The second spring system comprises a valve spring retainer 521, a second actuation spring 522, a valve guide 524 and a cylinder head block 523. The valve spring retainer 521 is connected to one end of a valve stem 730, and the other end of the valve stem 730 is connected to the engine valve head 710. The cylinder head block 523 is located in-between the valve spring retainer 521 and the engine valve head 710, the valve guide 524 is installed in the cylinder head block, and the valve stem 730 goes through the valve guide. The second actuation spring 522 is installed around the valve stem 730 and supported by the cylinder head block 523 and the valve spring retainer 521.

The first upper port 211 directly communicates with the first hydraulic fluid source 611 via a flow conduit and the second upper port 212 communicates with the first hydraulic fluid source 611 via a first snubber. The first snubber comprises, in parallel, a first check valve 612, a first throttle orifice 613 and a first relief valve 614. The first lower port 221 directly communicates with the second hydraulic fluid source 621 via a flow conduit, and the second lower port 222 communicates with the second hydraulic fluid source 621 via a second snubber. The second snubber comprises, in parallel, a second check valve 622, a second throttle orifice 623 and a second relief valve 624. Wherein, the check valves are intended to supply pressurized fluid in open direction and to cut off the backflow in the opposite direction thus to form a snubbing chamber. The throttle orifices are intended to throttle for snubbing. One is to set-up a reasonable cross-section area for the throttle orifices in order to obtain soft and stable seating at the final stage of snubbing for the piston rod, and also to reduce the sensitivity of snubbing to temperature. The relief valves are intended to limit the peak pressure in the snubber by relieving, thus preventing the valve velocity from being reduced prematurely during the snubbing process. Premature velocity reduction will lead to a prolonged snubbing process and improper gas exchange, especially under a high engine speed. A relief valve with an adjustable relief pressure may be preferred so that the peak pressure of the snubber can be controlled according to load conditions. The snubbing time may be less than 0.7 ms at high engine speed, and thus the dynamic response of the relief valves has to be fast.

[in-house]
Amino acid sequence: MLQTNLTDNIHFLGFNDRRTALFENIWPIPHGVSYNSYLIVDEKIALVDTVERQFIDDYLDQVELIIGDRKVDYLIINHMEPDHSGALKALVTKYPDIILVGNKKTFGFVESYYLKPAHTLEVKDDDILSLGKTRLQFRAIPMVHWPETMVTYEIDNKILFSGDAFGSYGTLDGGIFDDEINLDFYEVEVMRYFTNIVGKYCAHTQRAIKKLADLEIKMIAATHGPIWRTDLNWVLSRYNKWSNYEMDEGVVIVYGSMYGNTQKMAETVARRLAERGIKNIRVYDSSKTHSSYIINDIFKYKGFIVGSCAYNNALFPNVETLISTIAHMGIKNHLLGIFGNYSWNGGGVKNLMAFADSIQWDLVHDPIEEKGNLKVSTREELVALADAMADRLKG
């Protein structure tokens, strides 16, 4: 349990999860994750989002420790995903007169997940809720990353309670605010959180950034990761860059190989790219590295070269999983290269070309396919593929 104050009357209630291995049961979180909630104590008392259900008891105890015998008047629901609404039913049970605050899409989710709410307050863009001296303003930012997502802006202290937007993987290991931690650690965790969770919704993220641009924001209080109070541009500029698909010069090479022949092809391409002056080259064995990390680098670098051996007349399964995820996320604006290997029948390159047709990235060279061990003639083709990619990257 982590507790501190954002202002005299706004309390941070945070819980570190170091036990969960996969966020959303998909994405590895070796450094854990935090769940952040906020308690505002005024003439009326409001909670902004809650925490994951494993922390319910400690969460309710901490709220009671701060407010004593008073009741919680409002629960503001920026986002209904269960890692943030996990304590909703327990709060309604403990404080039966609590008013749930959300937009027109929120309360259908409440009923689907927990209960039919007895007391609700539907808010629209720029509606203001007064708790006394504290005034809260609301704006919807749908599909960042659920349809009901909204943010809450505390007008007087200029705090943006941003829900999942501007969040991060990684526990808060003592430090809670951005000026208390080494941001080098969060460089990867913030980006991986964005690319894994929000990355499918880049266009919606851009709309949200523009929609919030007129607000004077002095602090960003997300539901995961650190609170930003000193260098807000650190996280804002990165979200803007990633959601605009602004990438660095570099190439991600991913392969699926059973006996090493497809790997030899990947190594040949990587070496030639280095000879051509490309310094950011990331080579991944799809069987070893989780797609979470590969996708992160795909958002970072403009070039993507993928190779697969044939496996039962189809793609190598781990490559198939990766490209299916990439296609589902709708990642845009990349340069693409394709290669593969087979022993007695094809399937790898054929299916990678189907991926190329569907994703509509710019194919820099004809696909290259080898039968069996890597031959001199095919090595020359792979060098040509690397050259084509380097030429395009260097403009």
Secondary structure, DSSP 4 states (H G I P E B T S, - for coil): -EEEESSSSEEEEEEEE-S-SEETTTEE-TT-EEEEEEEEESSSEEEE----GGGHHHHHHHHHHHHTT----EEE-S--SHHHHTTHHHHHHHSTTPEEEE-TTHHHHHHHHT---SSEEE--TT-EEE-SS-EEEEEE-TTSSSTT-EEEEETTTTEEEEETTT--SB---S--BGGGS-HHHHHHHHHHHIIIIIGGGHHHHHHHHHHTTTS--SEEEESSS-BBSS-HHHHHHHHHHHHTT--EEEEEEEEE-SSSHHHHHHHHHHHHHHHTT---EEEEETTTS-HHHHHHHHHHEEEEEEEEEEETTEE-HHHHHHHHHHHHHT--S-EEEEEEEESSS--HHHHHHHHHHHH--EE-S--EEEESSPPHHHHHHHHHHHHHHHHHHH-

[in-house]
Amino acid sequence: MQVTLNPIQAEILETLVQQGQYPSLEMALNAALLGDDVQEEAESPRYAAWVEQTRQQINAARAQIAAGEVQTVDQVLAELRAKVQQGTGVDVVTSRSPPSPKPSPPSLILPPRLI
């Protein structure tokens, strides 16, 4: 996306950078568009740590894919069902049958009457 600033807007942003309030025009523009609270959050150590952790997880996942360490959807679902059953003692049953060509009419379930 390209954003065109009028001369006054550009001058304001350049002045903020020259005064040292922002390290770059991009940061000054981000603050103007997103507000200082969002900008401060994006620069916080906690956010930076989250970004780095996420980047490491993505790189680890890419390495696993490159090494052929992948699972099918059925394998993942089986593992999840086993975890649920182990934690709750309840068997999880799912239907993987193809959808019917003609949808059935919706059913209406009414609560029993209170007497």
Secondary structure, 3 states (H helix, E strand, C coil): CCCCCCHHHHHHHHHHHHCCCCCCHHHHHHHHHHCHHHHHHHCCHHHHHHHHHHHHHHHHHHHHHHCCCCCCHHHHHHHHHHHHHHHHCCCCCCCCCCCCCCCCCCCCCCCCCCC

At least one first throttle slot 4121 is cut on the first-piston-rod first shoulder 412 next to the end surface of the first-piston-rod second neck 413. The throttle area of the first throttle slot 4121 is variable, being gradually smaller in the second direction. At the end of the second-piston-rod first shoulder 422, close to the second-piston-rod second neck 423, there is at least one second throttle slot 4221. The throttle area of the second throttle slot 4221 is variable, being gradually smaller in the first direction. The throttle area of the throttle slots is designed to be variable so as to achieve stable snubbing process for the piston rod.